Tuesday, April 22, 2014

Baby Green Series: Diapering

Happy Earth Day! Today I'm launching a weekly series about how to raise a green baby!

My decision to 'go green' began a few years ago with a desire to help the environment, but in the past two and half years, it has grown into a more personal reason. After discovering research that showed a link between checmicals and endometriosis, a disease that brought so much pain into my life, I decided to dig deeper. Even more importantly, I wanted to make sure that I kept my children far away from as many toxins as I could. I have learned so much in this past three years, and while I haven't made the right choice every time, I feel confident in my efforts. Since I know how daunting of a task it can be to do research on green choices, I've decided to share what I have learned to hopefully save you a couple hours and a few dollars!

The first post is all about diapers and wipes because of the sheer number of we go through in a child's first few years of life!

There are so many options when it comes to diapers, and everyone has a different opinion. Cloth vs disposable? Name brand vs store brand? Sure disposable diapers are easier and more convenient than cloth diapers, but they are bad for the environment (~500 years to decompose!) and often contain synthetic ingredients such as chlorine that aren't good for a baby's sensitive skin.

The green solution- Obviously, I'm going to say cloth diapers, but I know that is not an option for everyone. If cost is the reason, Alva Baby pocket diapers are only around $6. I have one (free shipping, so you can actually purchase one to see if you like them or not), and it keeps up with some of the other more expensive diapers I have. Aside from cost, some people are afraid that it is just plain gross (like my husband). It really isn't as bad as you think. When we are using cloth diapers, I change my son's diapers every two hours instead of three, and throw the liner (and cover if using pocket diapers) into a wet bag that lines a trash can. On the second day, I dump everything into the washer, run a rinse cycle, fill with either towels or clothes and detergent, wash on hot, and rinse the diapers again. Since we live in an apartment, I can't put my inserts out to dry in the sun, so I throw them in the dryer with everything else and hang the covers in the bathroom (I learned not to put them in the dryer after discovering one was starting to peel). Plus, I use bamboo flushable liners so I don't have to deal with rinsing poop.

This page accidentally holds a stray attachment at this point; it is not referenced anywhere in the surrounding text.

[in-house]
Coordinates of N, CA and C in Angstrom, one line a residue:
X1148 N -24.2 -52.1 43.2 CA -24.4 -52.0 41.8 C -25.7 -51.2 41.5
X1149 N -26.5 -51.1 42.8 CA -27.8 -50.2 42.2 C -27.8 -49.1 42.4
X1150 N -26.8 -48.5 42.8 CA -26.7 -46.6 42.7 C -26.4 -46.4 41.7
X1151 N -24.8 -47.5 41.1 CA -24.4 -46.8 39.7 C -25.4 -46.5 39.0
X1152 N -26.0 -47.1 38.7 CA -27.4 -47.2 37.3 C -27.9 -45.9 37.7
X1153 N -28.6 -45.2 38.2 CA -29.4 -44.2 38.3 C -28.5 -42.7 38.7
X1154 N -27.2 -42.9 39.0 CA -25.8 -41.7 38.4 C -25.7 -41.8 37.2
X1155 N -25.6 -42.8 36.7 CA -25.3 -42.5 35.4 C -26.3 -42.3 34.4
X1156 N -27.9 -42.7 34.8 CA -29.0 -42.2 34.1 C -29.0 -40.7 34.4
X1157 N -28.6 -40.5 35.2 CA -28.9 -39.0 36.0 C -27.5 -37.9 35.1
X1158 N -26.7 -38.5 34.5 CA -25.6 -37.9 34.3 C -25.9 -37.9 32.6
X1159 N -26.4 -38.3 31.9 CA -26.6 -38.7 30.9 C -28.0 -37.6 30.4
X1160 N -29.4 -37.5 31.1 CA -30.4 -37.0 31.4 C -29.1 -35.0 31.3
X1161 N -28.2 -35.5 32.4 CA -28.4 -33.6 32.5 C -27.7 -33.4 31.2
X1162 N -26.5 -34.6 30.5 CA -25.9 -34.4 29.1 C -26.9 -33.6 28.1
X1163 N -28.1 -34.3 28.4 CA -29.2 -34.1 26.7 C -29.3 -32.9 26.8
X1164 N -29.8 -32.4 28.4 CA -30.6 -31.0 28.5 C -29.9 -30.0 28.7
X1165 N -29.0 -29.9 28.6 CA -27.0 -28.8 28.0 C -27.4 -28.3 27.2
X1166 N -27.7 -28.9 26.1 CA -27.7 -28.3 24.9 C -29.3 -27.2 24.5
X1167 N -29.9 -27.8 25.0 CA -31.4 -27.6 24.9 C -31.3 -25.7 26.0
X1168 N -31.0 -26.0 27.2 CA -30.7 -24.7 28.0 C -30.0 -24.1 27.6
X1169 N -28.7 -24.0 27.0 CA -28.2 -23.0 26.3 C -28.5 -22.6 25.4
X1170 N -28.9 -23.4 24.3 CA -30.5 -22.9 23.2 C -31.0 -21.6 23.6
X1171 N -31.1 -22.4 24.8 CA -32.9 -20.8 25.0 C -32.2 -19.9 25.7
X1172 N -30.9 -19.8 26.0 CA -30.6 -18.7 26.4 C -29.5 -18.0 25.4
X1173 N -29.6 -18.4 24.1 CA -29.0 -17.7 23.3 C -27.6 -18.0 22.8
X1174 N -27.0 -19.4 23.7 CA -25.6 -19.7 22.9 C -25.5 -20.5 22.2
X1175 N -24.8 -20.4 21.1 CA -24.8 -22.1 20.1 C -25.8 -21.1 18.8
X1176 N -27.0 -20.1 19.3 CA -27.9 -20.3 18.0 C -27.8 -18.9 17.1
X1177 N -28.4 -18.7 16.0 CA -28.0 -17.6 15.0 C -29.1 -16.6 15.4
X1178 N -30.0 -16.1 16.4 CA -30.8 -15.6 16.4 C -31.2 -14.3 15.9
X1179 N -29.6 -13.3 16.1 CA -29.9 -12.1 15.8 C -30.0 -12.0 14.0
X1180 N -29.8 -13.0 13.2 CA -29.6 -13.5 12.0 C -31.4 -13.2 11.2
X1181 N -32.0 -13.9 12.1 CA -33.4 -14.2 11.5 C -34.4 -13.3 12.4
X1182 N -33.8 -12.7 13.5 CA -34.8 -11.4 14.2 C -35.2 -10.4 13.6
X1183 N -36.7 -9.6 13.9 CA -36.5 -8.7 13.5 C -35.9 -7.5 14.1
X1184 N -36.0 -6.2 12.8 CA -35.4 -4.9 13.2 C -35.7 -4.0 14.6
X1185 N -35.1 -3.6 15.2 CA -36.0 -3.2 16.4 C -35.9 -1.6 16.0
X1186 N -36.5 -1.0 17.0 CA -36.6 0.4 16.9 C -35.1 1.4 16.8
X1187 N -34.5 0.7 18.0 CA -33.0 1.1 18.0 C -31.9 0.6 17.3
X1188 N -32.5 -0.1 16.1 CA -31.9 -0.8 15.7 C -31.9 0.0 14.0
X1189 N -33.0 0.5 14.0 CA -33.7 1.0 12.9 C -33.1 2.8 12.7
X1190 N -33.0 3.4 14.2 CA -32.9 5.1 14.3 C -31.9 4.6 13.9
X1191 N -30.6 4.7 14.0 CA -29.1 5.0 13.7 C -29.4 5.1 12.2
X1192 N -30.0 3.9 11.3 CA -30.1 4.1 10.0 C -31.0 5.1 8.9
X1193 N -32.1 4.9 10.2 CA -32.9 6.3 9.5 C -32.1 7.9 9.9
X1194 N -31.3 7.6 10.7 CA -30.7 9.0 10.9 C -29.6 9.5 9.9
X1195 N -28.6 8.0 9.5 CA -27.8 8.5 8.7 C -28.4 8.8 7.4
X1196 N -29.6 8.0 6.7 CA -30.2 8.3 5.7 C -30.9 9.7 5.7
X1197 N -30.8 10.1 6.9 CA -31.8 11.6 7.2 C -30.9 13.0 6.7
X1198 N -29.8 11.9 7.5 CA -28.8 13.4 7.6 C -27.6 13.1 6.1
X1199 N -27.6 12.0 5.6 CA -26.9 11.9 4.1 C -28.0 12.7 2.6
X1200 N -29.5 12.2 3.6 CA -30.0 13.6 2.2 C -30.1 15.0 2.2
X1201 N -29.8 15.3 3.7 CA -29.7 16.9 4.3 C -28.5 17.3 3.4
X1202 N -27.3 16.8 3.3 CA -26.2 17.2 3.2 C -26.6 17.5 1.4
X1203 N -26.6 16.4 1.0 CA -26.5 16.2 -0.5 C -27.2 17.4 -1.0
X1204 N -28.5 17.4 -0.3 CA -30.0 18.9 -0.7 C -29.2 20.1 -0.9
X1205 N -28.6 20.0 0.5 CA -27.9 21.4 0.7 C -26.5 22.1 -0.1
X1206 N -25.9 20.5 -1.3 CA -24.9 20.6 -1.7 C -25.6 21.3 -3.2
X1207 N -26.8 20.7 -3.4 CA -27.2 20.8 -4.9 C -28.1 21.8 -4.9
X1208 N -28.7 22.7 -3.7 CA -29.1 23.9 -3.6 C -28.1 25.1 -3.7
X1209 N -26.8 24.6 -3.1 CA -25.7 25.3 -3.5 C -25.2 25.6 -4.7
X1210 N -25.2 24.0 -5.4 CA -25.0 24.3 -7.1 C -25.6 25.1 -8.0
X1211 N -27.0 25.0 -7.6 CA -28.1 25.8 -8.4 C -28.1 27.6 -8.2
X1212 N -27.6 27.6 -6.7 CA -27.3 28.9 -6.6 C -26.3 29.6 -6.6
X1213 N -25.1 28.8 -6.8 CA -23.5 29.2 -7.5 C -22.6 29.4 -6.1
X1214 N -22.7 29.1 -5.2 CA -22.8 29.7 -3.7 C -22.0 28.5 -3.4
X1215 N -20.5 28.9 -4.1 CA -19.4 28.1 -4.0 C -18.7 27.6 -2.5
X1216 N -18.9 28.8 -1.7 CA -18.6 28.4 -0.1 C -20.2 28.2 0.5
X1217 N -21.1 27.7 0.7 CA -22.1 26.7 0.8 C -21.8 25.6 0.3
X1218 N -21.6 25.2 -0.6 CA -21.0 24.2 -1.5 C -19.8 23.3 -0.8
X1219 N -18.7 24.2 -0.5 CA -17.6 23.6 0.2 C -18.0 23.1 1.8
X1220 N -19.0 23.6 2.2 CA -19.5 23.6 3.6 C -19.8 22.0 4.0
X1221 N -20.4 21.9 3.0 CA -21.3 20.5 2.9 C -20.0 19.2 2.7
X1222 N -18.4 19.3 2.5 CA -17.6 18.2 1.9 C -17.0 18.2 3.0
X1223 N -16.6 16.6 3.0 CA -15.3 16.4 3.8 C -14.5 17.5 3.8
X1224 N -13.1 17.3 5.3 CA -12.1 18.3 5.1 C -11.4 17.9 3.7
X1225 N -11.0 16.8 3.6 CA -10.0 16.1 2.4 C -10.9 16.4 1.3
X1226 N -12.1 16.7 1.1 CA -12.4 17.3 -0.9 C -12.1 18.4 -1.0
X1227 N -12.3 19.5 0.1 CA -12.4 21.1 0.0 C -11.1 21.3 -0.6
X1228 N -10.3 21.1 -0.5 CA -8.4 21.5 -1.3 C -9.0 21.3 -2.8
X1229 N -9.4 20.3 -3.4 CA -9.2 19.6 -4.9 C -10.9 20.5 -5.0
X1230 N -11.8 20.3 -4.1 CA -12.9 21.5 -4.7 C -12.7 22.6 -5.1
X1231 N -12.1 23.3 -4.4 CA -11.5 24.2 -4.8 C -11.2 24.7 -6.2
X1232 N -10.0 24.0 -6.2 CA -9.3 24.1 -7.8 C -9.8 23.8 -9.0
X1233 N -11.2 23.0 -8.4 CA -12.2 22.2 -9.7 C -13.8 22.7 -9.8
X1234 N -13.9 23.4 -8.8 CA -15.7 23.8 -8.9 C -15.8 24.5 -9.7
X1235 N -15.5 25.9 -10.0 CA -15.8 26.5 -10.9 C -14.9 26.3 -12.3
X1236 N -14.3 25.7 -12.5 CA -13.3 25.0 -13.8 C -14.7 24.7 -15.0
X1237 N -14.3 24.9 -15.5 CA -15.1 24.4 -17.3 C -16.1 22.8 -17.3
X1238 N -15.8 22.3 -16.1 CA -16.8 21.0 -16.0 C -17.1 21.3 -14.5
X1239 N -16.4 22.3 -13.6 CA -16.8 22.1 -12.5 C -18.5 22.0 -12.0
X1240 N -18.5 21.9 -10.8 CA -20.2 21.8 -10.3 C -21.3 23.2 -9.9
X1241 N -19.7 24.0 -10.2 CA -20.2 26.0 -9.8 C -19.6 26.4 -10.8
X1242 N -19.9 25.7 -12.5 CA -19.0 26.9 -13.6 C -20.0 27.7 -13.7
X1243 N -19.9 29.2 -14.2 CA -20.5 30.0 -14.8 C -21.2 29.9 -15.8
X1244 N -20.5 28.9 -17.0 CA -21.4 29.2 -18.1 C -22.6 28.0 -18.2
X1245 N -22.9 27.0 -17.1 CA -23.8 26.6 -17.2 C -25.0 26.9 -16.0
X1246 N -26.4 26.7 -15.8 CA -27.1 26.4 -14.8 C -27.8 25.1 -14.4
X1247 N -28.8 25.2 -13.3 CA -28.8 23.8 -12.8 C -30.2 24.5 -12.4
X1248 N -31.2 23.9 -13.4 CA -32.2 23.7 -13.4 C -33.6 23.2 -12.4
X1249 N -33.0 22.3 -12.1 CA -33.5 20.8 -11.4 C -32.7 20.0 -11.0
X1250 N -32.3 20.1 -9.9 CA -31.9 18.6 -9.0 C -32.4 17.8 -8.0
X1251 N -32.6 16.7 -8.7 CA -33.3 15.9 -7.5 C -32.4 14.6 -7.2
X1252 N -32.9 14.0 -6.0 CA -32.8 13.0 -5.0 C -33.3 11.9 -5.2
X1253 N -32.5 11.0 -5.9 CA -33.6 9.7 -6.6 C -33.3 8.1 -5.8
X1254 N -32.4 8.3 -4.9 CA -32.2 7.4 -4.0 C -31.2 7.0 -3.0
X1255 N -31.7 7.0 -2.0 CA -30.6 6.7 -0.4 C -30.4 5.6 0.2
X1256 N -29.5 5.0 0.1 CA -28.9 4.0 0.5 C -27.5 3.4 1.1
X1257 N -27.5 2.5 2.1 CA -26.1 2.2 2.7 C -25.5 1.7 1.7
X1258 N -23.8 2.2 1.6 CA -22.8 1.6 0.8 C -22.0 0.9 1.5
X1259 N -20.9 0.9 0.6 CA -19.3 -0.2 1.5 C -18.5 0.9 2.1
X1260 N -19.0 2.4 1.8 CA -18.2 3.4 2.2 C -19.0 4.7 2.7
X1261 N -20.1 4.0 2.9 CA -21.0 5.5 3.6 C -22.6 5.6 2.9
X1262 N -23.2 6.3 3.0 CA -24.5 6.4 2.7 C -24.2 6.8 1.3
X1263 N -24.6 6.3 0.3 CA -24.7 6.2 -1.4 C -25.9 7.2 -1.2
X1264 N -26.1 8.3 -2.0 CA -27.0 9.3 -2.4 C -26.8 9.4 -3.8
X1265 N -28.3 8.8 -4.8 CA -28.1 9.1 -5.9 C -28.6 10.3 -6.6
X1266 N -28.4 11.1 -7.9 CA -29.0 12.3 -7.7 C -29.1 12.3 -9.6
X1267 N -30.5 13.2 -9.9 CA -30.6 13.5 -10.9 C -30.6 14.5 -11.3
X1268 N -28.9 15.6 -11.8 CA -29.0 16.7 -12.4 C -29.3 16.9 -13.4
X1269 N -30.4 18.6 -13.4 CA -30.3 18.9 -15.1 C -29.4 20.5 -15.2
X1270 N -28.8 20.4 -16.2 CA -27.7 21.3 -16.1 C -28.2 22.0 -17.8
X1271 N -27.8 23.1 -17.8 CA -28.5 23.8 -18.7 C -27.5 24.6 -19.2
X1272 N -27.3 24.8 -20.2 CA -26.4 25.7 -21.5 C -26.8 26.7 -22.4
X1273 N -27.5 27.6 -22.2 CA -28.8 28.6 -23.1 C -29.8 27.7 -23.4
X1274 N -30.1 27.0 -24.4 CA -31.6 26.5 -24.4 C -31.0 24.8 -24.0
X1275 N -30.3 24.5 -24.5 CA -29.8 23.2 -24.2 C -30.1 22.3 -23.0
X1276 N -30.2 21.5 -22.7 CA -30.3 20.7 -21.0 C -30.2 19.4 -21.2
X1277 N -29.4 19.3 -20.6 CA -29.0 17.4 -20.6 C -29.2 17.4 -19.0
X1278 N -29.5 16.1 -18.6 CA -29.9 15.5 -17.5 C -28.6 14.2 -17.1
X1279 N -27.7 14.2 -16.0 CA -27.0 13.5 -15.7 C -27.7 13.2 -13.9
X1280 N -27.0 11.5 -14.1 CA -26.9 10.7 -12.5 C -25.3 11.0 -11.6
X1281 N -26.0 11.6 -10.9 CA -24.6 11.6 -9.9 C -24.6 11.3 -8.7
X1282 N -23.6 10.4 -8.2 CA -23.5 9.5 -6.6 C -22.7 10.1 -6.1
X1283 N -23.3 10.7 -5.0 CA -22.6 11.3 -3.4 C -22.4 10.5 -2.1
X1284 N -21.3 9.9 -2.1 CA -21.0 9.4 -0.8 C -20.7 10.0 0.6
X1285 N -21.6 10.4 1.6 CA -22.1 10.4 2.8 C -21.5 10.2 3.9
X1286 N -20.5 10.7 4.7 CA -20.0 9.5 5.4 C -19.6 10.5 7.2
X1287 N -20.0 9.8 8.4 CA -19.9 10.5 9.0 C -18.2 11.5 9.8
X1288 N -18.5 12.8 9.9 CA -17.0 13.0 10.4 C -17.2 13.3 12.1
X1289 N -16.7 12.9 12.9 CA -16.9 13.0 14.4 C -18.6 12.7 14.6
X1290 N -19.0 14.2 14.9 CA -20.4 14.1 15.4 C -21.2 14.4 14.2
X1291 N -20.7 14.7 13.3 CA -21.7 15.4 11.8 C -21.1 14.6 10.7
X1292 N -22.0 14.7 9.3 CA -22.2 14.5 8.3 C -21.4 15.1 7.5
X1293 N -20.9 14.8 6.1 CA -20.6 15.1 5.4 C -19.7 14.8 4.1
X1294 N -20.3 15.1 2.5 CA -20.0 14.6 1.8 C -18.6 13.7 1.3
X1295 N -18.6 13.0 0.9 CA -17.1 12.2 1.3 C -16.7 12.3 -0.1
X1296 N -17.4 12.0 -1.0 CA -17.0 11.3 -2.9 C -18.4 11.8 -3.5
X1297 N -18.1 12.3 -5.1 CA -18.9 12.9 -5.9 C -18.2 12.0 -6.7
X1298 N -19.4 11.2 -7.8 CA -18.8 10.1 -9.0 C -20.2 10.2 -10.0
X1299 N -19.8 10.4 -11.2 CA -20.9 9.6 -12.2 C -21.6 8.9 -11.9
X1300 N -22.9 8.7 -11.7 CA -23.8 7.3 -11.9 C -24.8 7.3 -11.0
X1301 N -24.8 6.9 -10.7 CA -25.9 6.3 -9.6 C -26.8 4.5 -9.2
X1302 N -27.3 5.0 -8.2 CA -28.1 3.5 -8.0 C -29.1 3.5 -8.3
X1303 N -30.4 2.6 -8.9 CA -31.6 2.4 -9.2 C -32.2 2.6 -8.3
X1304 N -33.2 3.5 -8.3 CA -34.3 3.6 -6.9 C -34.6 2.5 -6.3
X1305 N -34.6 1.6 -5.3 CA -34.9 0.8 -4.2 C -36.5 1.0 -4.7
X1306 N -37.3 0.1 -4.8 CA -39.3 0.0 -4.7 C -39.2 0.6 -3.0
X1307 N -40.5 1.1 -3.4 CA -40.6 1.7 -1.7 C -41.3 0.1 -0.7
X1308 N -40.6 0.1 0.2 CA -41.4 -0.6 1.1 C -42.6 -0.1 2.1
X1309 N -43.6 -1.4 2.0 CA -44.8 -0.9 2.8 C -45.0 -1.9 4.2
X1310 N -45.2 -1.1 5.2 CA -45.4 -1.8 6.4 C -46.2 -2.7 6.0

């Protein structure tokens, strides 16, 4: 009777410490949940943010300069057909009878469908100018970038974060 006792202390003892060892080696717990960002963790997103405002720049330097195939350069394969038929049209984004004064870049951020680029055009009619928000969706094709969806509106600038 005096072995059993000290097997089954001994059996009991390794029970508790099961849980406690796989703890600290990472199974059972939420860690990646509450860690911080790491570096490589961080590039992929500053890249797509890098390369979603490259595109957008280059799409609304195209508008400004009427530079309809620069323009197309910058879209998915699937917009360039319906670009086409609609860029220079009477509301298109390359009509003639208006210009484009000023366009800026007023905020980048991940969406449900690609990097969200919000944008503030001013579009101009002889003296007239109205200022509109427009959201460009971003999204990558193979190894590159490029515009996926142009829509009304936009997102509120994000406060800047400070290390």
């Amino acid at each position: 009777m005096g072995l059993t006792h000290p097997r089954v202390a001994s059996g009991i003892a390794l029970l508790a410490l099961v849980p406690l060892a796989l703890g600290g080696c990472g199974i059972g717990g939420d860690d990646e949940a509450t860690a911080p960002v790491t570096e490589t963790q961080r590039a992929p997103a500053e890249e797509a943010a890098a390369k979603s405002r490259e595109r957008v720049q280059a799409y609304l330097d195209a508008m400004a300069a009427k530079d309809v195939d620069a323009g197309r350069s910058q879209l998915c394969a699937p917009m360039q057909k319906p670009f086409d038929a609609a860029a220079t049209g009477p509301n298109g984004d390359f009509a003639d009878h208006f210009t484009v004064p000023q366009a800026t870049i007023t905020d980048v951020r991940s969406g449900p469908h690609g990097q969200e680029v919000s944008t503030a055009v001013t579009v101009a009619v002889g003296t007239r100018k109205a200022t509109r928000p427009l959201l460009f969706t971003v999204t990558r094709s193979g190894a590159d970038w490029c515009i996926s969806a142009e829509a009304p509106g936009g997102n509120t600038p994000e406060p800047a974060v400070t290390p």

If start up cost isn't an issue, Bumgenious diapers get awesome reviews and usually last through many kids! I've ordered my cloth diapers (besides Alva Baby) from The Diaper Junction because they have competitive prices and an awesome reward system.
If you want to cloth diapers but are too squeamish about it, gDiapers might be a good option- reusable diaper covers with flushable inserts.